Grey Reef Fishing Report-Streamer Fishing FAQs

This morning we woke up to clear skies and some crisp temperatures.  It’s finally starting to feel like fall in Central Wyoming!  Flows continue to hold steady on our three North Platte tailwaters; Grey Reef~1,000cfs, Miracle Mile~880cfs, and Fremont Canyon(Cardwell)~72cfs.  With these cooler  nights the water temperature has begun to drop.  With that, we are starting to see some of the bigger fish get more aggressive towards streamers.  Big fish eating streamers…sound pretty fun, right?  As you would suspect, we have been fielding a lot of questions the past several days in regards to fall streamer fishing, so we thought we give you another round of FAQs….

Streamer fishing the North Platte tail-waters, FAQs…

What is the ideal streamer rod(line/weight) setup for Grey Reef, Miracle Mile, and Fremont Canyon?  This is kind of like asking a bowhunter, “what’s the best broadhead?”, or a golfer, “who makes the best club?”.  Everyone has their loyalties and their preferences.  But lets start here, rod weight/length.  Heavier/bulkier flies are going to require a stout rod.  We suggest rod weights of 6-8 and a length of 9-9’6″ feet.  Granted, there has been a few 5wt models that can get the job done(i.e. Scott S4S 905/4) but we still prefer a little stouter rod for two reasons, heavier/bulkier flies and wind.   If you enjoy chucking streamers from a drift boat, a 9ft rod is gonna be the way to go.  Shorter rods are going to be more accurate!  So if you idea of a perfect streamer day involves picking apart structure and banks, you gonna want to stay with a 9ft rod, or shorter.  Now, for those of you who prefer wading, a 9’6″ rod will give you that added length you need when your waist deep.  A 9’6″ rod is just about perfect, it gives you that extra 6″ without really sacrificing the action of the rod.  What bout a 10′ rod?  We have found that most 10′ rods are just too soft.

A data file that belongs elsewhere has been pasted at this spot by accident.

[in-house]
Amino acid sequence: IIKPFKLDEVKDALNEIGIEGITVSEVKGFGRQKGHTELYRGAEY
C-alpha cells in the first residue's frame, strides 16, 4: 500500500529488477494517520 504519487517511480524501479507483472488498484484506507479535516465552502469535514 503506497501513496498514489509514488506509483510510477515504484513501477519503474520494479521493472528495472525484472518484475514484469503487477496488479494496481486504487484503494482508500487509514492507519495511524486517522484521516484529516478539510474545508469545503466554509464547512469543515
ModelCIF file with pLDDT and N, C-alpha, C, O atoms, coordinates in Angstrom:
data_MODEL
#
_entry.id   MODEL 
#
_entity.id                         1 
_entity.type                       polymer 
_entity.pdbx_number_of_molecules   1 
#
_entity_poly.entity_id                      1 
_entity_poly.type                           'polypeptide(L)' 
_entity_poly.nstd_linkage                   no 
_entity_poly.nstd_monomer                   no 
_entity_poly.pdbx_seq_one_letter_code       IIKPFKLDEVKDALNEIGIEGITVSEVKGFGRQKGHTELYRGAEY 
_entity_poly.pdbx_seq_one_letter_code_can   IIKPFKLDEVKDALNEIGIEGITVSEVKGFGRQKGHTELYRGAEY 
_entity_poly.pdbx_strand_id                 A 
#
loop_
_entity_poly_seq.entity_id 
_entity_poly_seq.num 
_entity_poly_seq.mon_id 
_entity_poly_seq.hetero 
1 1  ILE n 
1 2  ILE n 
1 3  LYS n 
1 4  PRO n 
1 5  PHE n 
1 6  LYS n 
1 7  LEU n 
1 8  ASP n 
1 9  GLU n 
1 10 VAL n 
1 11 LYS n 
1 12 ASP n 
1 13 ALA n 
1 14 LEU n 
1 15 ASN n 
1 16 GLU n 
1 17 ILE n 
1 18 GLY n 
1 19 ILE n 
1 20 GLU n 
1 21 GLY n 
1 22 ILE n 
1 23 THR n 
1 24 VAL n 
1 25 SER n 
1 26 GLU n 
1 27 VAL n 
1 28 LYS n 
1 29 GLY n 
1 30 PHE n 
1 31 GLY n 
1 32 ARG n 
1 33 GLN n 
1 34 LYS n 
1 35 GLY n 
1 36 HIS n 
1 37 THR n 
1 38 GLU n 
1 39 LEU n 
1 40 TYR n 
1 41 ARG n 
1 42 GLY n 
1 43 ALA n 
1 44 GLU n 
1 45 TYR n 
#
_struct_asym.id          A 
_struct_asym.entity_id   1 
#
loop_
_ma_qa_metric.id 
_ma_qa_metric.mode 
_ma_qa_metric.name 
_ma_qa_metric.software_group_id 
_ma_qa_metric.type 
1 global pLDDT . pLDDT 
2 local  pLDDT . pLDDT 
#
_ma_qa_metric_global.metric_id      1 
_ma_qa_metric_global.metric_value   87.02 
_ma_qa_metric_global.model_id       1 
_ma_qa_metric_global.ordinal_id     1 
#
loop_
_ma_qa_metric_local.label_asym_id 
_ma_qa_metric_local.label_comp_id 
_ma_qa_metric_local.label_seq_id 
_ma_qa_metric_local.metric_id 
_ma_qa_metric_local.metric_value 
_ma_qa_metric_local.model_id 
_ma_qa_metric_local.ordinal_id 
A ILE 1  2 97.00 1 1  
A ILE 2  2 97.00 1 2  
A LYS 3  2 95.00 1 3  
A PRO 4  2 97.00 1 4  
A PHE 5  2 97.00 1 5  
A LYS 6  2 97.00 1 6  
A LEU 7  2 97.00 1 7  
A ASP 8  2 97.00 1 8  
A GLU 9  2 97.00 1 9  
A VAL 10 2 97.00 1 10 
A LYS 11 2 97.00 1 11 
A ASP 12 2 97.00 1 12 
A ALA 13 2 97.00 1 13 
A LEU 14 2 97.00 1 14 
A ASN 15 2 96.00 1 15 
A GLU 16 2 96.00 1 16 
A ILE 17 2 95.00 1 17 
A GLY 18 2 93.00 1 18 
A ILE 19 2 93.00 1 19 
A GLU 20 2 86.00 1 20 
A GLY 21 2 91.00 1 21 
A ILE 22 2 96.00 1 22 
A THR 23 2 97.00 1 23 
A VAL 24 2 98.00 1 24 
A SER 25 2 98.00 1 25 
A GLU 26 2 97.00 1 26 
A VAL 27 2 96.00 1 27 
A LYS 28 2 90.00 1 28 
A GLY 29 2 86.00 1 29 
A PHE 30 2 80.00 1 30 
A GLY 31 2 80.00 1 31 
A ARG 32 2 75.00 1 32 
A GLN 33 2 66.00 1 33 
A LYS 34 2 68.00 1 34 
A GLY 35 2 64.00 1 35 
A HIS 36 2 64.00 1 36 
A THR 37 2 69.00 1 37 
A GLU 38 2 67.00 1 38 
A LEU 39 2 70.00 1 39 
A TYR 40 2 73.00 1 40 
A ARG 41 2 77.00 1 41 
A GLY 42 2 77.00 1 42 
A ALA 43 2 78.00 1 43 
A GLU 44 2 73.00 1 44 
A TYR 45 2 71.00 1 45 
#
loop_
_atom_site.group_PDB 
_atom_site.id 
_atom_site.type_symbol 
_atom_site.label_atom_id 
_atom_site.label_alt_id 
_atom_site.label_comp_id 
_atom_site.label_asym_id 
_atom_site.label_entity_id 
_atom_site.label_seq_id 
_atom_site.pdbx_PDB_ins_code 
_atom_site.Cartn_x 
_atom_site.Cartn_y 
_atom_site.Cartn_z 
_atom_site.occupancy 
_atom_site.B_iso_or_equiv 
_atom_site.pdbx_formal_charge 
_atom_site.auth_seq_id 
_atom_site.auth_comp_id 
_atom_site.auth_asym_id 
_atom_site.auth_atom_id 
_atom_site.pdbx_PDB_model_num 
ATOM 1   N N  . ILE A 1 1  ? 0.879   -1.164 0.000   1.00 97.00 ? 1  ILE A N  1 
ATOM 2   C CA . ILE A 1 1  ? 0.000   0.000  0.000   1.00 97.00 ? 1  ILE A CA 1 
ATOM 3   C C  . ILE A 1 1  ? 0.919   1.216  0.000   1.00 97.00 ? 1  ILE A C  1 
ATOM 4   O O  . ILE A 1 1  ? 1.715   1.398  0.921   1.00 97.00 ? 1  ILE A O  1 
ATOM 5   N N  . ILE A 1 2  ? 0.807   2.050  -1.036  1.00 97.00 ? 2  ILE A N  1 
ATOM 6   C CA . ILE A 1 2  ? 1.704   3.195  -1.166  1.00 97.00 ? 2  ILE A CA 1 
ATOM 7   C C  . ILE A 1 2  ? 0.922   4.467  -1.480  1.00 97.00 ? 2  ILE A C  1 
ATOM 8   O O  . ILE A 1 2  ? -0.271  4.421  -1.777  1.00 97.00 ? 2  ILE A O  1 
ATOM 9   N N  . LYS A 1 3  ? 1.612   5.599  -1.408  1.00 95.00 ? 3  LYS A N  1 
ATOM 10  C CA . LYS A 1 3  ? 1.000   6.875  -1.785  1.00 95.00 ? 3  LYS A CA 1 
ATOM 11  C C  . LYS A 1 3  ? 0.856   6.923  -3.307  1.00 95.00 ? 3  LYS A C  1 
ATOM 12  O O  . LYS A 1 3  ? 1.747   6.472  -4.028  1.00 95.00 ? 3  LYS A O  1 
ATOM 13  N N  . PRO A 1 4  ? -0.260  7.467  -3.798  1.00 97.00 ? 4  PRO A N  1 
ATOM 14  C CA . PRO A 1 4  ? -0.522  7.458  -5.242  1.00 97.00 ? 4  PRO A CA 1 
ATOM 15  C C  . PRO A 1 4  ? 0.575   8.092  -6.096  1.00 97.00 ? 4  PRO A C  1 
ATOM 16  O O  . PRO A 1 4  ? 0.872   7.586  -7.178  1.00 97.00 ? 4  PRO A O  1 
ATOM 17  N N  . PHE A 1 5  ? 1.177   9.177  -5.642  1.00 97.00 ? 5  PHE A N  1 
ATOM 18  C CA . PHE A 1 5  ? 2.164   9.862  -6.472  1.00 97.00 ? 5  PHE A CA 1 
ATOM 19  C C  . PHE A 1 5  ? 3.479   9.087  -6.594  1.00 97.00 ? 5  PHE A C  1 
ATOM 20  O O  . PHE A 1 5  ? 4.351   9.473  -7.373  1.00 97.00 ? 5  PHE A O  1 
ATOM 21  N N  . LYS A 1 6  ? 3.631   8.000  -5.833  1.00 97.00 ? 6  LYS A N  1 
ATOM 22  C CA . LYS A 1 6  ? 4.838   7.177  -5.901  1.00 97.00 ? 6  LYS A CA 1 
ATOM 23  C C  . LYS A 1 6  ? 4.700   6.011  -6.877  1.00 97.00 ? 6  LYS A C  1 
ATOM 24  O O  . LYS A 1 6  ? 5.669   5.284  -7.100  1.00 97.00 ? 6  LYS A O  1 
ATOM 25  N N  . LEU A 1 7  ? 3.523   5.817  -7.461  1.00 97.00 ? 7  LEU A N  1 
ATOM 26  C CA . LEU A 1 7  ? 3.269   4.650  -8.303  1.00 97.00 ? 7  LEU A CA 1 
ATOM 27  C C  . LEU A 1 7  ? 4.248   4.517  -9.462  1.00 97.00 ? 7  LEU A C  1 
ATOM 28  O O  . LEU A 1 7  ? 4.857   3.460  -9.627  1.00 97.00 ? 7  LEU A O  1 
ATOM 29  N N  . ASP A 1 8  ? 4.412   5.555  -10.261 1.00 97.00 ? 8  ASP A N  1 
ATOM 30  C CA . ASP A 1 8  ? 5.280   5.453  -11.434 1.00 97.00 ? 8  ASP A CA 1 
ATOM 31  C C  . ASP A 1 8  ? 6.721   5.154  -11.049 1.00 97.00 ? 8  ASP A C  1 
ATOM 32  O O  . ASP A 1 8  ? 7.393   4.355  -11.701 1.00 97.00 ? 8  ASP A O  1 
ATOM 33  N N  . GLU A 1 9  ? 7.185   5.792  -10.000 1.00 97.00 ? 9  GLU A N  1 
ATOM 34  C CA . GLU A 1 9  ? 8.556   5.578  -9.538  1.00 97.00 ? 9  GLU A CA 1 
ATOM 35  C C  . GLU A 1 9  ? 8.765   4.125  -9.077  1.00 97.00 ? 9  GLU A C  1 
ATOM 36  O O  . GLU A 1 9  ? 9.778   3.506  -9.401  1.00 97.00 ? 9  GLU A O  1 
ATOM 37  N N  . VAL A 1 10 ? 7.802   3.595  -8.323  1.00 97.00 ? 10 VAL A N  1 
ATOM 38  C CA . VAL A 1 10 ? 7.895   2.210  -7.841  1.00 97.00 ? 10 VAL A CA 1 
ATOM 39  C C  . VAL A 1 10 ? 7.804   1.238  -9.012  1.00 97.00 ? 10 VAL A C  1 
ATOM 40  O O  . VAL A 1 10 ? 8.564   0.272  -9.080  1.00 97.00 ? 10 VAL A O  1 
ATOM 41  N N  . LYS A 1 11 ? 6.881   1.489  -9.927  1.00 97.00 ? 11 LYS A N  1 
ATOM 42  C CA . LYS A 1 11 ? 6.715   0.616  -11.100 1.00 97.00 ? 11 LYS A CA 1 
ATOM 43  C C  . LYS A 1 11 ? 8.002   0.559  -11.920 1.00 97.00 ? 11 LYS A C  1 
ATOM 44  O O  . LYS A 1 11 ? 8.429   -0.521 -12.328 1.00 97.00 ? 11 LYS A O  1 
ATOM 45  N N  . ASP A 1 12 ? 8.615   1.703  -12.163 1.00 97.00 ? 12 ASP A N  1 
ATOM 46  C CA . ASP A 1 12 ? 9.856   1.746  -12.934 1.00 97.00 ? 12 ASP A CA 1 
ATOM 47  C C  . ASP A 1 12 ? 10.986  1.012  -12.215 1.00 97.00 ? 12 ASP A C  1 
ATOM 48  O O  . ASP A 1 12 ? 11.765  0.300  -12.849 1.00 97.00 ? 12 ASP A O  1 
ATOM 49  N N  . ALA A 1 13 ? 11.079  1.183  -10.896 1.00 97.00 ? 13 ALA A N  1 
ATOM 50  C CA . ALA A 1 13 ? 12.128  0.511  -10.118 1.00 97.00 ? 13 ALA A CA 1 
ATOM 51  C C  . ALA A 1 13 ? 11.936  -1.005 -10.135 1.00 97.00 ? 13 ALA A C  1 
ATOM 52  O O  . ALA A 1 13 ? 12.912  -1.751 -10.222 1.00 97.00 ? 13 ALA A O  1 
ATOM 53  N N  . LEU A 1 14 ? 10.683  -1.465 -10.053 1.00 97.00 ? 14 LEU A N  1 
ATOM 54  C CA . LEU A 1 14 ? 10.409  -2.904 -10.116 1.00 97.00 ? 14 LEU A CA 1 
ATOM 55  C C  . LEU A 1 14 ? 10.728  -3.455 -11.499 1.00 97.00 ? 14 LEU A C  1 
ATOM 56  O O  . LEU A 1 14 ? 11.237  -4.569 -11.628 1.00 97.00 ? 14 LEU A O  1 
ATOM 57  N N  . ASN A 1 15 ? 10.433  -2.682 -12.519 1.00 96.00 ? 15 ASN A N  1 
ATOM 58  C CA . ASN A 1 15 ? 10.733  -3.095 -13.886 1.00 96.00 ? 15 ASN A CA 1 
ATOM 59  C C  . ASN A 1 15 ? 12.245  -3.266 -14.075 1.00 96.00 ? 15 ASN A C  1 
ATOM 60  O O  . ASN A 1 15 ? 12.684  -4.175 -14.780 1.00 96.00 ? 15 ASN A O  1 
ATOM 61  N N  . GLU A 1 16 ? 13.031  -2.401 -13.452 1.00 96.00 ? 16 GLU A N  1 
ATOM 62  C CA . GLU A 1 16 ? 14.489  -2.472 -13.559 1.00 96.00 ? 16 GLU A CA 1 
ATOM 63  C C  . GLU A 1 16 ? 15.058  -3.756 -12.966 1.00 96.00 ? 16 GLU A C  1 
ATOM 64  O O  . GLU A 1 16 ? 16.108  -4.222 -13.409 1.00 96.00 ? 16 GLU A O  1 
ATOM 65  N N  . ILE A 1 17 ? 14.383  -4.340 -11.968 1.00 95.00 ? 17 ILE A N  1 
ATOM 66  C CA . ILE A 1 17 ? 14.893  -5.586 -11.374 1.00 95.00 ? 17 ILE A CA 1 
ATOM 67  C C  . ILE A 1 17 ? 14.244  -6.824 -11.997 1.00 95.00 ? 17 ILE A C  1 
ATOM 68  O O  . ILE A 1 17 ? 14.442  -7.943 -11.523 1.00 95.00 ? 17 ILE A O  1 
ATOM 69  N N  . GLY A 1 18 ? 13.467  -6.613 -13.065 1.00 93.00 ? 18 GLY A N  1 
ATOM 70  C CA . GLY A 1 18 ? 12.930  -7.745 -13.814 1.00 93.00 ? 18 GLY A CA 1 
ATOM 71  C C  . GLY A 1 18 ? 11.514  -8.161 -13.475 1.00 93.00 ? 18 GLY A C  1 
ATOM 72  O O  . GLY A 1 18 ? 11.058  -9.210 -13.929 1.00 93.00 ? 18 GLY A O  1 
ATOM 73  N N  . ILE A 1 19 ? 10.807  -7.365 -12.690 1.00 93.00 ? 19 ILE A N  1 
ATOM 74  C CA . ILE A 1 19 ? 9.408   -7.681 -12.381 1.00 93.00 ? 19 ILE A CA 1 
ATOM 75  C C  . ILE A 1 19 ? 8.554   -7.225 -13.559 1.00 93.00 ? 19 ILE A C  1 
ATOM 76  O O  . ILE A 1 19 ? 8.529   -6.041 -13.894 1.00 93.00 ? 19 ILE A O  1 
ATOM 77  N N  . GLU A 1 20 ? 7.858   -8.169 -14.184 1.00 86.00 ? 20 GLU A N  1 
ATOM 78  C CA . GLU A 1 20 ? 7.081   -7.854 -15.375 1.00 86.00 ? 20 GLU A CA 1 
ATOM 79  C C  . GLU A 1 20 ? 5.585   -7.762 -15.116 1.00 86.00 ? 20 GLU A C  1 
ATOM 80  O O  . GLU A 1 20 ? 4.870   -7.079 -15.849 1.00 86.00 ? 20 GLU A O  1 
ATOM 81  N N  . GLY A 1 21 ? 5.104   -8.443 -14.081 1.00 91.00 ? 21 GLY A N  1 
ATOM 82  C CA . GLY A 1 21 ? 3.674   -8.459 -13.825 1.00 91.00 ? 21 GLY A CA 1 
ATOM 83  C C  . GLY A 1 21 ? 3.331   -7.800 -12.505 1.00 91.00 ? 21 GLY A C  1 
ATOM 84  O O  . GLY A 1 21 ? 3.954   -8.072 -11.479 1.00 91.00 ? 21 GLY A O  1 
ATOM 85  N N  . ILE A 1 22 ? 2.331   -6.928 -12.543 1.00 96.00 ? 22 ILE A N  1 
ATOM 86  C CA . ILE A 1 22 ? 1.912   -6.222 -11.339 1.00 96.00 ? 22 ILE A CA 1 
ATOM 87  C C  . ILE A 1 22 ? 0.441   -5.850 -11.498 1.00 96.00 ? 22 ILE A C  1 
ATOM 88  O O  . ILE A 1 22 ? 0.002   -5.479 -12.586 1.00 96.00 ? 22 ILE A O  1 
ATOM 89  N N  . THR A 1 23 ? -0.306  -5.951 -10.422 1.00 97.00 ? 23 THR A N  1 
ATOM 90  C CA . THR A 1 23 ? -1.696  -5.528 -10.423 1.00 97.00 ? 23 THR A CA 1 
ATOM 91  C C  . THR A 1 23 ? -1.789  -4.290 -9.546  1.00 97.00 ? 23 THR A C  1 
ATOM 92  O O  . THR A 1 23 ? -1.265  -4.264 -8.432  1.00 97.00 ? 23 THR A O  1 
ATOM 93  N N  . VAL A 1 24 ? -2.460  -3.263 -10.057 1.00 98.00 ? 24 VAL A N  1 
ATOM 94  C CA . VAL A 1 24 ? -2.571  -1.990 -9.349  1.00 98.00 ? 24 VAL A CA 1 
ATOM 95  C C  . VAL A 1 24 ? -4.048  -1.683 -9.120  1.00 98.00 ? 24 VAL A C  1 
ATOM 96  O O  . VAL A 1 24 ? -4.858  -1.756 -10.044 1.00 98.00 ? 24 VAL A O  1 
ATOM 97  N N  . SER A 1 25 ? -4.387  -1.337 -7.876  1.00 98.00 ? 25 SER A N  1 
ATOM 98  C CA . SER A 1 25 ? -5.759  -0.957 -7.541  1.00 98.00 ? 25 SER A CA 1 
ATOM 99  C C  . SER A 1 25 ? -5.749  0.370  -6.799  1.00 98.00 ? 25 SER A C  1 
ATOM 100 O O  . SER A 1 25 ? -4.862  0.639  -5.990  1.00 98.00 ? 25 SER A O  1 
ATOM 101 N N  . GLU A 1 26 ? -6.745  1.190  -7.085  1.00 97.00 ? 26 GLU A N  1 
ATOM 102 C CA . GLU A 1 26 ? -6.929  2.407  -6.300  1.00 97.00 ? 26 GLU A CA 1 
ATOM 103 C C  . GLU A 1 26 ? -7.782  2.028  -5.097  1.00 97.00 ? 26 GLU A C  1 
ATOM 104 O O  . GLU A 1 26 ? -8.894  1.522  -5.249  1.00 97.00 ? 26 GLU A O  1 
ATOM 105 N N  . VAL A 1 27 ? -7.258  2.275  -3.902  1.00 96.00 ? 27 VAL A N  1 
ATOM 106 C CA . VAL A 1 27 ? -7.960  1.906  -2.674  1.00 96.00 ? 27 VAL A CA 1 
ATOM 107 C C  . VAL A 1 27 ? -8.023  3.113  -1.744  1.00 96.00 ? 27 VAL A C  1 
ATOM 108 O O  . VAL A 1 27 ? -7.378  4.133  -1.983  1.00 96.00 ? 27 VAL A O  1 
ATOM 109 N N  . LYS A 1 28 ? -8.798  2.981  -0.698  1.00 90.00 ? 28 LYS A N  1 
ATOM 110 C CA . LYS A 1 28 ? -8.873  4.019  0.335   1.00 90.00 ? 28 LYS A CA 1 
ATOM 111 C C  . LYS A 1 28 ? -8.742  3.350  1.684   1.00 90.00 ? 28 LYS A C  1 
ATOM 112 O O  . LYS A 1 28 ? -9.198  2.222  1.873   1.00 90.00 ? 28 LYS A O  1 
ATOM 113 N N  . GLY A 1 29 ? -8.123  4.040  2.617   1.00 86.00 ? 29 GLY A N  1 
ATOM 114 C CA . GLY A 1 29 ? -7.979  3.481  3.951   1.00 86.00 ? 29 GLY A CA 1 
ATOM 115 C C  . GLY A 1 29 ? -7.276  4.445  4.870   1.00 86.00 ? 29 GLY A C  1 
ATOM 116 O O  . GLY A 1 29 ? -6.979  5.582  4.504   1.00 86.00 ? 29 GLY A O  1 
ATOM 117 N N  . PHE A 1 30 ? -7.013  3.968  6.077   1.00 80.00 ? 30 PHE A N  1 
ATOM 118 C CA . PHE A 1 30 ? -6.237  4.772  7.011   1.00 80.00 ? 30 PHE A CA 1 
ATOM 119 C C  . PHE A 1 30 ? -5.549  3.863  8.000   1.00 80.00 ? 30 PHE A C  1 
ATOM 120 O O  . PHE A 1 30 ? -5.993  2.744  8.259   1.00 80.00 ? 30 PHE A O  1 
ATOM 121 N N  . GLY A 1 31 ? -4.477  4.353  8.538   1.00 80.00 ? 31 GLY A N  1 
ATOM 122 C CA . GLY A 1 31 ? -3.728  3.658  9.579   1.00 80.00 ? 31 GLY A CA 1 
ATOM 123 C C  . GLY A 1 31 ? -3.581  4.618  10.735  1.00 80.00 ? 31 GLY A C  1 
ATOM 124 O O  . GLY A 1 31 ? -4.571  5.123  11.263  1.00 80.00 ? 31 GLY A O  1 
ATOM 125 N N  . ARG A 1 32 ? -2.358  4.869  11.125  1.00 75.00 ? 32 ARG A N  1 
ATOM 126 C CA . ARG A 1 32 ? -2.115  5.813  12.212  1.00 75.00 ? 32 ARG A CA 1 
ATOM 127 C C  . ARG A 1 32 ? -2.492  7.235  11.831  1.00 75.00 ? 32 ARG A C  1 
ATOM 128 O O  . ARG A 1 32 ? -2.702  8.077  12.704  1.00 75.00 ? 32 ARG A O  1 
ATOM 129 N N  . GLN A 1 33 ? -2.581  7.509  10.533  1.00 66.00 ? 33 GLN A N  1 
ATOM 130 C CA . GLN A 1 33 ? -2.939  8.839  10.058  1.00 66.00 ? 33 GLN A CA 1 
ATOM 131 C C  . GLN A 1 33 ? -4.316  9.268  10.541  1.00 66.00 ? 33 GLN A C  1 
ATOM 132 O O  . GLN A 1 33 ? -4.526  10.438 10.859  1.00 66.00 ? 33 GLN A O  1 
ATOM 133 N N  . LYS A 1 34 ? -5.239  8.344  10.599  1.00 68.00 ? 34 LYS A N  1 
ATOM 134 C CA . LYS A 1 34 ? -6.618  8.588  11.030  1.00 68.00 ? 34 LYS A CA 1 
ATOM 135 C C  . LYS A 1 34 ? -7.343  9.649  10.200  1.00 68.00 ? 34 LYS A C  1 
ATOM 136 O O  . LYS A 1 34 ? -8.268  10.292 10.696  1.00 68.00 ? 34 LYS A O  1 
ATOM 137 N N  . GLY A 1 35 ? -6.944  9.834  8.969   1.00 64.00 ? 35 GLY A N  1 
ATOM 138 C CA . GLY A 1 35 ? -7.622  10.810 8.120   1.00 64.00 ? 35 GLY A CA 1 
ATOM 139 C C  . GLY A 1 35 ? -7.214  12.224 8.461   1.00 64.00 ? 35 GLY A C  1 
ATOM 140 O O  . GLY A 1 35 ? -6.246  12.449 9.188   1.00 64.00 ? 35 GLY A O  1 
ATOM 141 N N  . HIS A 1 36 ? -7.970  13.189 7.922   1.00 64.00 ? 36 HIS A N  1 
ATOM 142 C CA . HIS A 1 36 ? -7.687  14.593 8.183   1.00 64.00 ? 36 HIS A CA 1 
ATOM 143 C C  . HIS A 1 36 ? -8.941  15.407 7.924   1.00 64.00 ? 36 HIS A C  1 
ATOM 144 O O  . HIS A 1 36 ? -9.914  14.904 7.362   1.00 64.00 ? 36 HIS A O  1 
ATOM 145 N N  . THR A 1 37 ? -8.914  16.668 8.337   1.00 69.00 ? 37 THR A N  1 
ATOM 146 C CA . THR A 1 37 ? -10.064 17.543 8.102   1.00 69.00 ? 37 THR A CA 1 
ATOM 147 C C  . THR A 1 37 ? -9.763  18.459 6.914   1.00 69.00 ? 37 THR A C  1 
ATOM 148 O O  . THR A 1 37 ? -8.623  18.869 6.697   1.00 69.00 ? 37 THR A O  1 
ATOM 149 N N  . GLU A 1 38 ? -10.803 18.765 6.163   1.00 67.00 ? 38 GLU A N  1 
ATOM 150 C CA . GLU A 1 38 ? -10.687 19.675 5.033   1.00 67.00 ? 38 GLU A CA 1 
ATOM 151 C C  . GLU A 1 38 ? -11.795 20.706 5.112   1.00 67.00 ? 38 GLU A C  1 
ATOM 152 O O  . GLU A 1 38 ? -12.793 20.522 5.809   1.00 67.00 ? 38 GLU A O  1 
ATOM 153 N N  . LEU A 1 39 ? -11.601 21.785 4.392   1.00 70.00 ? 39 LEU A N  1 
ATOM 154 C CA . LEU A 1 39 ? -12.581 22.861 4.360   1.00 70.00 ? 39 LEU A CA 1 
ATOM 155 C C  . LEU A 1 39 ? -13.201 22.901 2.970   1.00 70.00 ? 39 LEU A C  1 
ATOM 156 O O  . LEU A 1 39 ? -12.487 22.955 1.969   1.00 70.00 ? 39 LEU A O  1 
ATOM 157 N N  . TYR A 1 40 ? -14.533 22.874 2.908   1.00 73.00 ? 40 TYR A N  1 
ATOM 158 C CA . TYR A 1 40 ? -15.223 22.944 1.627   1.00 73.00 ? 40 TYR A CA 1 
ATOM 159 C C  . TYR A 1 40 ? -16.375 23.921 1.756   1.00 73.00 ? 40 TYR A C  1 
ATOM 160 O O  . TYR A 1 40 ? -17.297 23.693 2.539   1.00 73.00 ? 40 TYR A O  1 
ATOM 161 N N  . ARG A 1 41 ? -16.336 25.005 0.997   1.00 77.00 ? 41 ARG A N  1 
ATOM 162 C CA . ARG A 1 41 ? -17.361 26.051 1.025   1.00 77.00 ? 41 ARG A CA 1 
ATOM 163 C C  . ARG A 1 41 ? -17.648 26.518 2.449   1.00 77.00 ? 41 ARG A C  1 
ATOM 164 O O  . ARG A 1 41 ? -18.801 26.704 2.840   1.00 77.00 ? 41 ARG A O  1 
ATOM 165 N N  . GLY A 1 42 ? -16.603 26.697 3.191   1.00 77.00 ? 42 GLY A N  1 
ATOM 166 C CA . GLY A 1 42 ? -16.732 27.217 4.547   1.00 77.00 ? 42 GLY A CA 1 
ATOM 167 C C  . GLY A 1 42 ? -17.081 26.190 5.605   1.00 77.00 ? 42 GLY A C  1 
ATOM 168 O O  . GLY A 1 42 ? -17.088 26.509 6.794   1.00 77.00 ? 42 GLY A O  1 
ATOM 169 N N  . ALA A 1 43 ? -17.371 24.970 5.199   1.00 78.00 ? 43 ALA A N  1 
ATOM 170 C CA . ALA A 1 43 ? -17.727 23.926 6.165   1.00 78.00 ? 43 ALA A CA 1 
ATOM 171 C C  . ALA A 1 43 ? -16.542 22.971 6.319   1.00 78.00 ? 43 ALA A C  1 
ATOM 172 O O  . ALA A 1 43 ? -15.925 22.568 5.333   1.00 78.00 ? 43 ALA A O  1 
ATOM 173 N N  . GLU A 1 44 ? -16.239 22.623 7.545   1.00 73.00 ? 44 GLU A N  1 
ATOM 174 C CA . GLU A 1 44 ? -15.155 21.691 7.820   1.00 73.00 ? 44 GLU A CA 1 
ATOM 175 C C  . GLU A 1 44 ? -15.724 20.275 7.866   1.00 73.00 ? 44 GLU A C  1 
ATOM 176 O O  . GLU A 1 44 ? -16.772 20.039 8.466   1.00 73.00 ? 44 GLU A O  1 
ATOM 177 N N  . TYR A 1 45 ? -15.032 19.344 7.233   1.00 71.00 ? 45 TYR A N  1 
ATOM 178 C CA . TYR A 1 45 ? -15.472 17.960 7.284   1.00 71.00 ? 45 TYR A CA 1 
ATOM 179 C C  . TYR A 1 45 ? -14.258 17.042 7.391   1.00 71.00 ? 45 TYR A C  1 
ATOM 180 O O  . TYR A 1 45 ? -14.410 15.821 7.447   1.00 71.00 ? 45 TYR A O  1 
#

Floating vs. sinking…what works best?  Again, this is one of those “personal” questions.  Let’s start here…fall on the North Platte means low water, traditionally.  That being said, a 300 grain, 30 ft head, sinking line-might be a little overkill.  This paired with an unweighted fly can work, has worked and will work but be prepared to strip your ass off!  For the fall we prefer either a light sinking line, a full floating(with a weighted fly) or our favorite-an intermediate line like airflo’s 40+ fast intermediate.  Weighted or unweighted flies, this line keeps your fly in the zone, it just seems to be the perfect blend.

What is the best fall streamer pattern for the Platte?    With a handful of us having 16+ years of experience in this field, we have tried just about everything out there…from store bought to custom, big to small, white to black and everything in between.  So what’s our pick?  Unfortunately we don’t have an “everyday” pattern but we do have multiple patterns, colors and sizes that produce fish, day in, day out.  Colors; black, white, olive, natural and yellow are our go-to colors in the fall.  What size?  If it’s all about the grab and you want to stay entertained, smaller(relatively speaking) is better.  Slim profiled baitfish and crayfish patterns in sizes 4-8 are going to get em’.  I have personally spent countless hours throwing 8-10″ of feather and fur…and at times we have caught some tremendous fish playing that game.  But grabs are few a far between, so if the monster fly is your program be prepared to put in your time.